You will be looking closely at the scenario you have been given to discover the implications of the information that is provided there, as well as adding your own touches to the scenario to really bring it to life so that you will be able to work with it creatively in the next stage of this process (Stage Two)

Consider …

  • What opportunities and challenges are there for the artist in working with the teacher and the health professional involved in this scenario? (You may need to flesh out the portraits of each of the co-workers here – the teacher, the health professional and the artist/s.)
  • What are the mental health needs/issues of this group of students? (Again, you will need to springboard off the info that is already given within your scenario, and add to this.)
  • What are the opportunities and challenges that you see for an artist(s) working with the group of students depicted in your scenario? (Try to avoid going into any detail about just how the artist will work with them artistically/creatively at this stage – that will be your task tomorrow!)

If your scenario does not already specify this or if you think there is a need to further flesh this out:

  • What are the factors within the broader school community – and the community beyond the school – that will influence the way the artist(s) approach working with this situation?
  • What are the expectations (of the students, teacher, school and broader school community) for the performance/public outcome? For example, is there an expectation of a fully fledged musical production with lights, glamorous costumes etc? How will the artist(s) know what these expectations are and how will they work with these expectations?
  • What other resources (space, people, etc) might the artist be able to tap into as they start to plan how they will work with this group? How will the artists find out about these resources?
  • What are the signs the artist will be looking for to see whether their approach is working? Will there be changes that the artists will be looking for in the students? In the teacher? The health professional?

By the end of this session, you will have used these questions (and no doubt some further questions of your own invention) to create an intriguing and “living” scenario that you just can’t wait to work with in Stage Two!

Your final task for the session is to plan how your group will show this fleshed out version of the scenario to all of the other groups. Your presentation will be clear and informative as well as engaging and entertaining – it should use both verbal and creative means to communicate the “portrait” of your class, teacher, health professional and artist and all of the associated opportunities and challenges that the artist(s) will face. Have fun!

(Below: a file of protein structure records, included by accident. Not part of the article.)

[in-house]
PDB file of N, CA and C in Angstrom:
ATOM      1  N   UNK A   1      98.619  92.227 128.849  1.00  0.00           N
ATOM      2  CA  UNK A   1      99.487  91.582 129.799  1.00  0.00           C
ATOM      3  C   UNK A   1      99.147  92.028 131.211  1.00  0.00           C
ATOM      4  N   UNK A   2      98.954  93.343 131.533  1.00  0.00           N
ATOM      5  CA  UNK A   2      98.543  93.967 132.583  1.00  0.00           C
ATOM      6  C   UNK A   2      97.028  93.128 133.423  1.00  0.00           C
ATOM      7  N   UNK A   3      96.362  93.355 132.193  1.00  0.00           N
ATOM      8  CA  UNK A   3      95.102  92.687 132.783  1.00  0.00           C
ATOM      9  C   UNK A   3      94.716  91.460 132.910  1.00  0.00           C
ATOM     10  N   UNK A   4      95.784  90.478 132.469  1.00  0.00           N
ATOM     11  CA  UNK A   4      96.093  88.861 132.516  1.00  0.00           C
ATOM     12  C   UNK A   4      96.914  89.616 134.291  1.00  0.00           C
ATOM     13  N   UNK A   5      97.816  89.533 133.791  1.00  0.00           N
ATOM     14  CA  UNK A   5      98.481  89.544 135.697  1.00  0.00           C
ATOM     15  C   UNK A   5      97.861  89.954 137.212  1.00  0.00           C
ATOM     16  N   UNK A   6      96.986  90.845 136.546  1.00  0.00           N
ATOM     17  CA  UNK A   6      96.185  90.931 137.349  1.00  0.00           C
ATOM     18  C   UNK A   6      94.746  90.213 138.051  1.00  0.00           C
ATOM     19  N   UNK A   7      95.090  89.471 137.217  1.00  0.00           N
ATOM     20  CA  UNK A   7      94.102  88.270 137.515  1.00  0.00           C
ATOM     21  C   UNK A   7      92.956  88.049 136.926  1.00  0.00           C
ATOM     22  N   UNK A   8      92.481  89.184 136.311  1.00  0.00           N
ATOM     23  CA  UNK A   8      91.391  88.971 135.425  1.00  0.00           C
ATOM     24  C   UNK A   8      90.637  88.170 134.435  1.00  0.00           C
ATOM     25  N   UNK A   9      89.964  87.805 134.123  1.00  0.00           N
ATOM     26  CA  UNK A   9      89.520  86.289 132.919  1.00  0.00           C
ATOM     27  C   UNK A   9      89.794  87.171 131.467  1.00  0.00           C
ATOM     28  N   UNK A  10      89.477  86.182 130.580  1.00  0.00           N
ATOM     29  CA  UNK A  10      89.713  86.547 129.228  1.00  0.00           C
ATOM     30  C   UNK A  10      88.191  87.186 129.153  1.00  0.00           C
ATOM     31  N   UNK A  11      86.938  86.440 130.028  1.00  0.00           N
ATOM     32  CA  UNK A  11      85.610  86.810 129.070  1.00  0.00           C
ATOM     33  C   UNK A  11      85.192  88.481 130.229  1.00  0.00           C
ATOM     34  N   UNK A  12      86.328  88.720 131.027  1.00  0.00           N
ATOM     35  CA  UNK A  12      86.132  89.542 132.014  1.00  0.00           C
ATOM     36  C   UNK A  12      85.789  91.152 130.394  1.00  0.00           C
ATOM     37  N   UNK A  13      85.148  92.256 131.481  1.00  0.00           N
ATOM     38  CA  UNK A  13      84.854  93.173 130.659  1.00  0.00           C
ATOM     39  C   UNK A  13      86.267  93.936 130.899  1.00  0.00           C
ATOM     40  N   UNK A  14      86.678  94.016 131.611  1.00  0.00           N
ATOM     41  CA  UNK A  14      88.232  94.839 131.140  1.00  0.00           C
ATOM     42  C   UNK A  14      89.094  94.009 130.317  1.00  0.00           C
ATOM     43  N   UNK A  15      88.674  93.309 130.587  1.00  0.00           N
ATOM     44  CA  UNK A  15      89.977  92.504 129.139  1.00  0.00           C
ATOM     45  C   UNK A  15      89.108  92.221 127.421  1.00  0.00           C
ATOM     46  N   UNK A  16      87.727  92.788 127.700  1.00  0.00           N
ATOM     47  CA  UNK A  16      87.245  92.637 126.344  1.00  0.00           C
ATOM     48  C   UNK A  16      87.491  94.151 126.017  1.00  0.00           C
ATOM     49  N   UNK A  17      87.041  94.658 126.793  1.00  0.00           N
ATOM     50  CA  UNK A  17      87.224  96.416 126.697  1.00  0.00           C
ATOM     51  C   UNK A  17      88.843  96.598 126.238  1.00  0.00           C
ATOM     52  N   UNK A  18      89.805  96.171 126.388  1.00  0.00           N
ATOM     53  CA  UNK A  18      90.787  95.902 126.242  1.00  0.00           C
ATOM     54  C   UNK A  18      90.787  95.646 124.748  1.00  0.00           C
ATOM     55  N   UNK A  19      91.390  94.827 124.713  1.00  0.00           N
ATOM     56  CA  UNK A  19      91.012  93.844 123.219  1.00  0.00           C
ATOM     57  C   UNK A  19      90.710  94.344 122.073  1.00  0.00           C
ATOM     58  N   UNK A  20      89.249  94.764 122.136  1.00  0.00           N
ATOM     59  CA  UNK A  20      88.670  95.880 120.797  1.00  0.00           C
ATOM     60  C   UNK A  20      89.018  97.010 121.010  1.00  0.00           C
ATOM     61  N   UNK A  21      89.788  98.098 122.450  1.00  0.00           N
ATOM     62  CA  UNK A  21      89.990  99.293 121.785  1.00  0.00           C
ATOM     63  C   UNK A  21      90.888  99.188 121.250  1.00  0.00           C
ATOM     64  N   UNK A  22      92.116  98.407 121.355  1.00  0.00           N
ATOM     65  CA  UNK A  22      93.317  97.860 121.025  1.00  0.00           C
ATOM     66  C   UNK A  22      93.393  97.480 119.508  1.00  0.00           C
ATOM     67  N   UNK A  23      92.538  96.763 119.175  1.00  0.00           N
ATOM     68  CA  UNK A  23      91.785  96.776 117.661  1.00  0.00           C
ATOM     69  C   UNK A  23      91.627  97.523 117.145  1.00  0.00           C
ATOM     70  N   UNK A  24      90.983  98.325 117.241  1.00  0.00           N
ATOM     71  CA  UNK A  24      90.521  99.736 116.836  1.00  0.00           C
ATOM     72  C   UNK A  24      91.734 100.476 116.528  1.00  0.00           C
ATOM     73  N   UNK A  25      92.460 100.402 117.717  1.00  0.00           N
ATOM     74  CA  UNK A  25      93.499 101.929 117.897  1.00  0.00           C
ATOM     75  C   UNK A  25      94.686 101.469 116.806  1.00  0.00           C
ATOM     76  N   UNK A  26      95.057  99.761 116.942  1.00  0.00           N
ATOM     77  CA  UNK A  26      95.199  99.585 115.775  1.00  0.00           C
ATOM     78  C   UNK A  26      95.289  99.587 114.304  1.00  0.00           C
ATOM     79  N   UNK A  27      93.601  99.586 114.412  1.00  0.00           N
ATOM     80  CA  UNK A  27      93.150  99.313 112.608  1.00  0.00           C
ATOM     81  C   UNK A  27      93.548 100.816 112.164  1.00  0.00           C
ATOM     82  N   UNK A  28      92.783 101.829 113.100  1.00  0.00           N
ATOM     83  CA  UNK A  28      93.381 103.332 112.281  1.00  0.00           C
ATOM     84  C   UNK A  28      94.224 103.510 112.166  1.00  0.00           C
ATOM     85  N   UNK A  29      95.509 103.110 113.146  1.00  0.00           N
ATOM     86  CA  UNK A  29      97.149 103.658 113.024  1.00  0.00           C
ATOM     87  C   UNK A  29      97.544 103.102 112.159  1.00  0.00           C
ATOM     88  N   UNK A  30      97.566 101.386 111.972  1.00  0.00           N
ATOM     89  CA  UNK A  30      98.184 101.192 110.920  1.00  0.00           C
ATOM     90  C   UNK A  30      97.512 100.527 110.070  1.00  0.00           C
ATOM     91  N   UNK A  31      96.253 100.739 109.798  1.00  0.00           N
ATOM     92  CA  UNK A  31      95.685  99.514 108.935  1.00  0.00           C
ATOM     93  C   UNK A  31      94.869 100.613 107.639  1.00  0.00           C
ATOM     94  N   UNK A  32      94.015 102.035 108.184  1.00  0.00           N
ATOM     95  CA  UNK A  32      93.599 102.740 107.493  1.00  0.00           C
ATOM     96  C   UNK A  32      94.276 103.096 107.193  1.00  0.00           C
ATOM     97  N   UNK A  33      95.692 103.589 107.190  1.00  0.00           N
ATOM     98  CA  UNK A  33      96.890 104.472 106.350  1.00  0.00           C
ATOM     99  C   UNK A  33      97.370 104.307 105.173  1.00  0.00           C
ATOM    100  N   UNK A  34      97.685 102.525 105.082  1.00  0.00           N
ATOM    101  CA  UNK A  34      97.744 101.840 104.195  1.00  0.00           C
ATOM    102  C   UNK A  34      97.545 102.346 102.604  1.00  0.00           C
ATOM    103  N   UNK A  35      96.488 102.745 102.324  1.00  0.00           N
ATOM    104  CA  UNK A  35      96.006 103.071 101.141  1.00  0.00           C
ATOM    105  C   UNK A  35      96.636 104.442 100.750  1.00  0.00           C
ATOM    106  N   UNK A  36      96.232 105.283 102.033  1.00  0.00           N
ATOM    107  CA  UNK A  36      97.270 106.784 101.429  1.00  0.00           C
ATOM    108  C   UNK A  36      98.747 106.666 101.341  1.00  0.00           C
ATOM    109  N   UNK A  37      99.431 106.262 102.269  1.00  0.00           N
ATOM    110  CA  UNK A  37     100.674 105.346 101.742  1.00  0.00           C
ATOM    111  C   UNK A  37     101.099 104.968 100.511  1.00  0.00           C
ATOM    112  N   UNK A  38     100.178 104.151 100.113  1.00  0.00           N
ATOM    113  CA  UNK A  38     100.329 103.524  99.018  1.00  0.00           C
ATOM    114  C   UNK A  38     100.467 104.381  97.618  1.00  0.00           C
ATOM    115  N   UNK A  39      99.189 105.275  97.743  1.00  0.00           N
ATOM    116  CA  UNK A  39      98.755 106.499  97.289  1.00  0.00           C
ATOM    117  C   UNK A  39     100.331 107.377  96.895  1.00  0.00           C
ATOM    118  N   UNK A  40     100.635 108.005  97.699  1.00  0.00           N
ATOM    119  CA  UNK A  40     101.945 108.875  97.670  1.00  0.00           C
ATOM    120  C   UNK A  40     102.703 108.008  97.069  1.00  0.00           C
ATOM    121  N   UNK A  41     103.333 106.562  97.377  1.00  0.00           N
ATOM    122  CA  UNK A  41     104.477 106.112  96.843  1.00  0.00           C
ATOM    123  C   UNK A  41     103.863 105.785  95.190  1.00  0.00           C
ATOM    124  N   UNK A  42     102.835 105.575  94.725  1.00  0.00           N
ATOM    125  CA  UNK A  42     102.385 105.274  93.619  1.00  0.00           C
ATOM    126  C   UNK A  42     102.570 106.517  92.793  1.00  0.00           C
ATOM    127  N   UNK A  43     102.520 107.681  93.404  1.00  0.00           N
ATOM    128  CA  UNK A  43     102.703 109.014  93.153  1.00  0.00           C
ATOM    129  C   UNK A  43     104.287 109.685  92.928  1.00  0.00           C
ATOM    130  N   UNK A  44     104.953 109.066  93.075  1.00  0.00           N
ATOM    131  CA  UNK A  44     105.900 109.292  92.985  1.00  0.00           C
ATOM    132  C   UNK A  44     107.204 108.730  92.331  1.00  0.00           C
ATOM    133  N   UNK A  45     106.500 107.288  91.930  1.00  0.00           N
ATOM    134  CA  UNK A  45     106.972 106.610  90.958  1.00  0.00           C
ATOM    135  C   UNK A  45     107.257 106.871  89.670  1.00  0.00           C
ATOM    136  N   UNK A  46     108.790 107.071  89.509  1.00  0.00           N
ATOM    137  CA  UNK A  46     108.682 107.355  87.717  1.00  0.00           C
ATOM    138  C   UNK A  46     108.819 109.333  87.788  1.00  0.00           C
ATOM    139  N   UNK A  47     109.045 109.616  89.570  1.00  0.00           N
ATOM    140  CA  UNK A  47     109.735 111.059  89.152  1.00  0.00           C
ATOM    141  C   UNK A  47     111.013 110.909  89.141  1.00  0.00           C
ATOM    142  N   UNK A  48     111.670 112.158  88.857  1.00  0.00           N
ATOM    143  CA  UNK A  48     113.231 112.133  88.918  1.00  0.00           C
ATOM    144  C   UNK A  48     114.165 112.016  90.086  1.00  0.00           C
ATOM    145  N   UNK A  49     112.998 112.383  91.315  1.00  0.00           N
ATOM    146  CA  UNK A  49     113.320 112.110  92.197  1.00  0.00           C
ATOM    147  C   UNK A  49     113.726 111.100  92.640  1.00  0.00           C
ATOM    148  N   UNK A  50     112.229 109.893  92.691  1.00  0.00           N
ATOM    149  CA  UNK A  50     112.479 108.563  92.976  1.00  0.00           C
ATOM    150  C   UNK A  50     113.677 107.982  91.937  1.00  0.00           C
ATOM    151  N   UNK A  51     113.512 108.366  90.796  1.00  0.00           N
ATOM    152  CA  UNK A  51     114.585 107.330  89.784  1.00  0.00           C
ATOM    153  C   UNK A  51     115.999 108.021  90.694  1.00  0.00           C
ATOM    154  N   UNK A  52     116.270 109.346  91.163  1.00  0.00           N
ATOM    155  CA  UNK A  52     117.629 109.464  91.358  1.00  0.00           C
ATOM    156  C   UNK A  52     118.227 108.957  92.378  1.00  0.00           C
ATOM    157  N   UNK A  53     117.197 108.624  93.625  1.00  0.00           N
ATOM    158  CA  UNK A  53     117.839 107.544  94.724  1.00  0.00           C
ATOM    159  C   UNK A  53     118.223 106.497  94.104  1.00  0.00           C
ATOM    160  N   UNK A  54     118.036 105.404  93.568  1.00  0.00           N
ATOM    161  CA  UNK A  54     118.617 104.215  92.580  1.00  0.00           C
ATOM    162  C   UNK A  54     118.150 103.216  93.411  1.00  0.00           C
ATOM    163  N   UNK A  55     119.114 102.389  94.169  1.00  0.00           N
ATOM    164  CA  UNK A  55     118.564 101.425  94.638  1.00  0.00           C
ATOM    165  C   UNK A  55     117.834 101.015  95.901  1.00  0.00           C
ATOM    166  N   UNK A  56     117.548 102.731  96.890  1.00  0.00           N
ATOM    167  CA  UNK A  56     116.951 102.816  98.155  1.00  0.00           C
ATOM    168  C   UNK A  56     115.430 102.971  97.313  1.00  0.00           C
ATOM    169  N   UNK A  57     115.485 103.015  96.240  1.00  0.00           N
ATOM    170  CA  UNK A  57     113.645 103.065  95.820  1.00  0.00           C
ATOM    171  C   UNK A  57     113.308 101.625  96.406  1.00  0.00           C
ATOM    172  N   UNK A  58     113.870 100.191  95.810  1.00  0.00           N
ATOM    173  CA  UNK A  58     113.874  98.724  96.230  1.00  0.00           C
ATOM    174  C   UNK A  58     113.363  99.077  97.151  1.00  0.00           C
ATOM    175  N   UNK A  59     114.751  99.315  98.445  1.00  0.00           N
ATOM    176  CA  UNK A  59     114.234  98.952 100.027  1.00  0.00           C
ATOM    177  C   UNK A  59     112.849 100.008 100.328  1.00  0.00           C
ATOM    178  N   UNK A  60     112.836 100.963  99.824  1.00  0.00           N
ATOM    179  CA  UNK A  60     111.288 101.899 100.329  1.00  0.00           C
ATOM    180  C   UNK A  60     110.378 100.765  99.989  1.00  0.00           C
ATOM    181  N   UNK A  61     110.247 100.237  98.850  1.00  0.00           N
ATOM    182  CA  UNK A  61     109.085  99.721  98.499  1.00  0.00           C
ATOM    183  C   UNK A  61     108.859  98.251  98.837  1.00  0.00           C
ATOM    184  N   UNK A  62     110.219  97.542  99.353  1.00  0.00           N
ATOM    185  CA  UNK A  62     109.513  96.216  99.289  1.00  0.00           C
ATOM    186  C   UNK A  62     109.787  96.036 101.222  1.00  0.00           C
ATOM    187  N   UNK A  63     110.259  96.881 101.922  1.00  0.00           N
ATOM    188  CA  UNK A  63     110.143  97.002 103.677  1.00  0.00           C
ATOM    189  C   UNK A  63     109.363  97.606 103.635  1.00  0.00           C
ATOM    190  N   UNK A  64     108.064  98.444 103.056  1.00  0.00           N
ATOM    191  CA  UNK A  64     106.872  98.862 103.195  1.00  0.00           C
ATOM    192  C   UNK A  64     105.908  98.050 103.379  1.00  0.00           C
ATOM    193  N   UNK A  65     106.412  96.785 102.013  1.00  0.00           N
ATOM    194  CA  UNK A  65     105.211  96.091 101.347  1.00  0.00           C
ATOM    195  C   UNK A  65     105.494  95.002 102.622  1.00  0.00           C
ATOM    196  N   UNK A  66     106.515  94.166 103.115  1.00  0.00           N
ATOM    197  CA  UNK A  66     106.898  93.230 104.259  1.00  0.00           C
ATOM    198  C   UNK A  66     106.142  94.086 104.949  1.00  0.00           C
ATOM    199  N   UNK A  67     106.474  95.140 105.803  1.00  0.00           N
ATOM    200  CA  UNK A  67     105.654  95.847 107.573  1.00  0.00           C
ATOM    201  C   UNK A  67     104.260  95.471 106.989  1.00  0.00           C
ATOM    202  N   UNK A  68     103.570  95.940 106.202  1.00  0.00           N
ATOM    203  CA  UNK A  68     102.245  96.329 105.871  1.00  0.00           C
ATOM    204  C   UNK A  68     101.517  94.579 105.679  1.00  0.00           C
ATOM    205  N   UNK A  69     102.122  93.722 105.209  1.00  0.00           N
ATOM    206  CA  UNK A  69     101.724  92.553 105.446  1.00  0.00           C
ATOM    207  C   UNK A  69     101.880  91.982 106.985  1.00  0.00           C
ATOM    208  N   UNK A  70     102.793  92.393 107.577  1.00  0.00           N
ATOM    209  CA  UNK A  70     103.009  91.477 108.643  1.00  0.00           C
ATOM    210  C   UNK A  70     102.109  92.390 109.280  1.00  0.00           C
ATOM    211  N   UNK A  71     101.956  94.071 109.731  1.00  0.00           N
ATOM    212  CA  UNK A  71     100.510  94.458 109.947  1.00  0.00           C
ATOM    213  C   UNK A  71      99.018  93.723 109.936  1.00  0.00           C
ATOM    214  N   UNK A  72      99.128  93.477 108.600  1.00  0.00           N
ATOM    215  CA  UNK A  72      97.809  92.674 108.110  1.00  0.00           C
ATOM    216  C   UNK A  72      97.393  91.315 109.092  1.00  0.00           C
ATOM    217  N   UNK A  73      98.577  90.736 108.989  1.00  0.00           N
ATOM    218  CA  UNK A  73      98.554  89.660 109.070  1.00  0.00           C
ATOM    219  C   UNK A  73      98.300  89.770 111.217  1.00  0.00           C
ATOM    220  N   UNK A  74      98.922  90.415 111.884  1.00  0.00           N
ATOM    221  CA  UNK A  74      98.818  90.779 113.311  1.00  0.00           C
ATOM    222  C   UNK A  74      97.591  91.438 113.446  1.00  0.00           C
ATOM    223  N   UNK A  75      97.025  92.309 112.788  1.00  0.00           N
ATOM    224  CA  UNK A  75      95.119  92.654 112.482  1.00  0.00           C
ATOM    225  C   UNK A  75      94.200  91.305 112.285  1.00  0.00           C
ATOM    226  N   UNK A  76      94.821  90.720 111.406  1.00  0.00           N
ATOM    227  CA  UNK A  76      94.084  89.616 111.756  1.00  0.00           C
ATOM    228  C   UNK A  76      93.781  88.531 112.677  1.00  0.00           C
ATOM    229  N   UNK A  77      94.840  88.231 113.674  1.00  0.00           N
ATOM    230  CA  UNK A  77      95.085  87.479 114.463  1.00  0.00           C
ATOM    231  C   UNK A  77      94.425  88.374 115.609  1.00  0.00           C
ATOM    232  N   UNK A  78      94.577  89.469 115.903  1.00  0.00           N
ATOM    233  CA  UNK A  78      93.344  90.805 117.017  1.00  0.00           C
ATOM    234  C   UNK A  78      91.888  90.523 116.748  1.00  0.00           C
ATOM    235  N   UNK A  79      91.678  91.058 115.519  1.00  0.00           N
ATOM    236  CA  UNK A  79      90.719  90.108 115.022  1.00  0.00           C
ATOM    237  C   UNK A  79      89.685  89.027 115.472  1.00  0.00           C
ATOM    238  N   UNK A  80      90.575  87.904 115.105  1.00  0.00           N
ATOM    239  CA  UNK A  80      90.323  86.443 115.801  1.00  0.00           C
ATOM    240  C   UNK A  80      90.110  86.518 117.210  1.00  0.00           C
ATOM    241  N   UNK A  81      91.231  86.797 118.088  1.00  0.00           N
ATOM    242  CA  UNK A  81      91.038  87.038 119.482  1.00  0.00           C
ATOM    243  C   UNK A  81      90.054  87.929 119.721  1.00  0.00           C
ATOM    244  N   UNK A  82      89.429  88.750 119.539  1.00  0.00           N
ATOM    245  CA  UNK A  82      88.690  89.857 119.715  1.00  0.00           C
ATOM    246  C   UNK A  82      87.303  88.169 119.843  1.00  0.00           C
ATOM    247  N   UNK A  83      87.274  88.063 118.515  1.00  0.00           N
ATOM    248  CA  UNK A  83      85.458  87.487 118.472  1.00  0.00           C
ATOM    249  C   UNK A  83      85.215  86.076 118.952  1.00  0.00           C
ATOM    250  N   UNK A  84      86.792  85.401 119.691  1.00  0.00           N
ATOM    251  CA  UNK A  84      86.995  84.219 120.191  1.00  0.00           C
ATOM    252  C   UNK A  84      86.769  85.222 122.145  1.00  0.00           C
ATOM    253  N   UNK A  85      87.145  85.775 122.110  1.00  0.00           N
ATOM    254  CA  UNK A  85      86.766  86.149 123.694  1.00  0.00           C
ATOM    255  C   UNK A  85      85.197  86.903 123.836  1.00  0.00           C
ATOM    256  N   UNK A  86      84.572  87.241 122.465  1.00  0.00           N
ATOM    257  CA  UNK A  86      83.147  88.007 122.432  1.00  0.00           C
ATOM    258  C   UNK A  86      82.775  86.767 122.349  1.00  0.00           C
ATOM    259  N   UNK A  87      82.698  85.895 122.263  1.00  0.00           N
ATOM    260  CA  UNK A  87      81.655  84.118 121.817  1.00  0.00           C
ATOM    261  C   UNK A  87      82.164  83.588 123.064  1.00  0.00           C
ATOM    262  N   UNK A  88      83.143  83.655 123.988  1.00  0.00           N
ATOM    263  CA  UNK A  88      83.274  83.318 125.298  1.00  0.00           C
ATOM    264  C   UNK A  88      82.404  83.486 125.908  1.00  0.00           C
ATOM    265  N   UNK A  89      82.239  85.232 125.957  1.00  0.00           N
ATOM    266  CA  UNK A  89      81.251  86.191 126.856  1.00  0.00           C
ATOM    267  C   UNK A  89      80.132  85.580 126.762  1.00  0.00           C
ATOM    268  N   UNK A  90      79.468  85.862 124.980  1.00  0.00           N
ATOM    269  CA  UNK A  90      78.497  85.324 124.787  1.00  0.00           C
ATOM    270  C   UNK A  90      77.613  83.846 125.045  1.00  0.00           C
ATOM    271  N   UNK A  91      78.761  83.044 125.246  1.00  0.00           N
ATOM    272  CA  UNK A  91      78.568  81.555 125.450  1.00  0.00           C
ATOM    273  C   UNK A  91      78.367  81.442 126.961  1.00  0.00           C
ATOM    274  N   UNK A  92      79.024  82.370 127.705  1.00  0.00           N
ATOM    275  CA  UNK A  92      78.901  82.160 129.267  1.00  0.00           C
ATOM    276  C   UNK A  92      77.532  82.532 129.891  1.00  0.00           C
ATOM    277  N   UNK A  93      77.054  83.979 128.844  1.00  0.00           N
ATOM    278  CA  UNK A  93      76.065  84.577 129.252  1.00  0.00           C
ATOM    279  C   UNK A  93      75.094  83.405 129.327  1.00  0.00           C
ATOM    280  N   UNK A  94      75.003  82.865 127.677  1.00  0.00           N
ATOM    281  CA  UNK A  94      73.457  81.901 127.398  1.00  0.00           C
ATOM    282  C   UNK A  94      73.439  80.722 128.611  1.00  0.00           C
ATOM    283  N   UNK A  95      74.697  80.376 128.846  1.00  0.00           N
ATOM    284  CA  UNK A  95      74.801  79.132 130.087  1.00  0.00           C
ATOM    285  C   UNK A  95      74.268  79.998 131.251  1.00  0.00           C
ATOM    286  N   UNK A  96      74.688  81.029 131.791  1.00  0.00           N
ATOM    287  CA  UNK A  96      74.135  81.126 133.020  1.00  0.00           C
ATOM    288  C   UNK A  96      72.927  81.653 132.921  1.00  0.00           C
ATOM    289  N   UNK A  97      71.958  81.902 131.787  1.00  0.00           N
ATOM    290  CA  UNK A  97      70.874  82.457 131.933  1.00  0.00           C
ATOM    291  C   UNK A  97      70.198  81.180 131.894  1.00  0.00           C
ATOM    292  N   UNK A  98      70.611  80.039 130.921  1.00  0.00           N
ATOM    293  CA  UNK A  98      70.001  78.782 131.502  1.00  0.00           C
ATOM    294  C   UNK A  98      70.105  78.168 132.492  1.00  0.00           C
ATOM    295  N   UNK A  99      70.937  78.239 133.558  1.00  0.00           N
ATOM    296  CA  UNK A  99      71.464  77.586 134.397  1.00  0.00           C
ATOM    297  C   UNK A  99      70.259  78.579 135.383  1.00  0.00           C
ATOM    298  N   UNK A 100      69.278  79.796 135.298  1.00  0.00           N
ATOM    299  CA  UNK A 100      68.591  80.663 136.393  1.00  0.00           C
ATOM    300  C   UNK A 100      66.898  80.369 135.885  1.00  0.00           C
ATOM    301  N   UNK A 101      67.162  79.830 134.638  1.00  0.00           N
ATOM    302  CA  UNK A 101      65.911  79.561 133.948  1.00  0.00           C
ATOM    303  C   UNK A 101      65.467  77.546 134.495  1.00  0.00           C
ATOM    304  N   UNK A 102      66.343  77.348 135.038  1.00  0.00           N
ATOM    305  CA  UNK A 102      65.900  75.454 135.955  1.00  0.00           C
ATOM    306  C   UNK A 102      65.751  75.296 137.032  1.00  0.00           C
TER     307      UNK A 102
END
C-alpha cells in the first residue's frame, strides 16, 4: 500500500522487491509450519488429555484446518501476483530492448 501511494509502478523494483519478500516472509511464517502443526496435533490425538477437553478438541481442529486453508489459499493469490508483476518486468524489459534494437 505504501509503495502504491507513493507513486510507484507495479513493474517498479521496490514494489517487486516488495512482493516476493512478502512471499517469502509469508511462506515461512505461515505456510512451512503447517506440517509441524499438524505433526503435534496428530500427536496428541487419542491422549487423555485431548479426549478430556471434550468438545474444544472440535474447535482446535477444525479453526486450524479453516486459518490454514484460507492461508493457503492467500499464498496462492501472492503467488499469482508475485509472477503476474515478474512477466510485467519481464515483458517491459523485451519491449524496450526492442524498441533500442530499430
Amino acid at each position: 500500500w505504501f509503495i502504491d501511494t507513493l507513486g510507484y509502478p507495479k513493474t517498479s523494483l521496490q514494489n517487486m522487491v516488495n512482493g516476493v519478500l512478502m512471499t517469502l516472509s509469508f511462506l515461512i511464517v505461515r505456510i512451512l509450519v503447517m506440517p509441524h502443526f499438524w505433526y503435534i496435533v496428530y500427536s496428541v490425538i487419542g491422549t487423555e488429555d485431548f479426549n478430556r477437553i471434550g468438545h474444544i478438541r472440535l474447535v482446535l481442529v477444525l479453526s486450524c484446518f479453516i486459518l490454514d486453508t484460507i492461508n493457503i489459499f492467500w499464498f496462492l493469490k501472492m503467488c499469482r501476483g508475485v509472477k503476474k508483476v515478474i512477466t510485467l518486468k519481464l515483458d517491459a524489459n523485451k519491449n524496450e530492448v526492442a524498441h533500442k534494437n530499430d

Stage Two: Tasks and Questions

In Stage Two you will return with your group to your scenario. You will be naming the goals that will be shared between the artist(s), teacher and health professional working with this class – goals that are to be achieved through the workshop period itself as well as through a performance or presentation at the end of this time, where students share the work they have done with the broader school community including parents and families. As well as shared goals there will also be some differences in emphasis, approach and perspective between the artist(s), teacher, and health professional. What do you imagine these might be? What are the tensions and opportunities that might arise from these differences?


Make the most of the collective knowledge and experience of your group.

  • What are the potentials for your art form to be used to engage and work with this group of kids through a creative process? Think about the “intrinsic qualities” of your art form as well as the form’s alignment with mental health promotion aims and educational objectives.
  • How will the artist(s) plan their workshop approach in collaboration with the teacher and health professional? What challenges and opportunities will there be for the artists in developing ideas and plans within this partnership approach?
  • Where might the final performance/presentation outcome happen? What will it look/sound/feel like? And what will be the response to it? Think about the health promotion goals here as well as educational and artistic goals. Where do these overlap and how will these goals will be developed? How might the artist(s) work towards identifying and realising these goals in partnership with the teacher and health professional? How will the artist/teacher/professional know whether their goals have been achieved?
  • Which goals might be desirable but might not be able to be achieved within your scenario? What might the artist be able to do about this?
  • At the end of the 20 weeks what will the artist, health professional and teacher have learnt from this experience? How, when and with whom might they share it? Does it matter if there is a permanent legacy of this process, and why?


As with Stage One, your final task for the session is to plan how your group will present to all of the other groups the way in which you have approached “solving” the questions posed by your scenario.

Once again your presentation will be clear and informative as well as engaging and entertaining – use your art form to show us aspects of the solution, the workshop approach, the public outcome, the relationships, challenges and learnings that have marked the imaginary journey you have been on.

Be prepared for both the delight of the audience in seeing and hearing what you have come up with as well as for their probing questions and constructive criticism.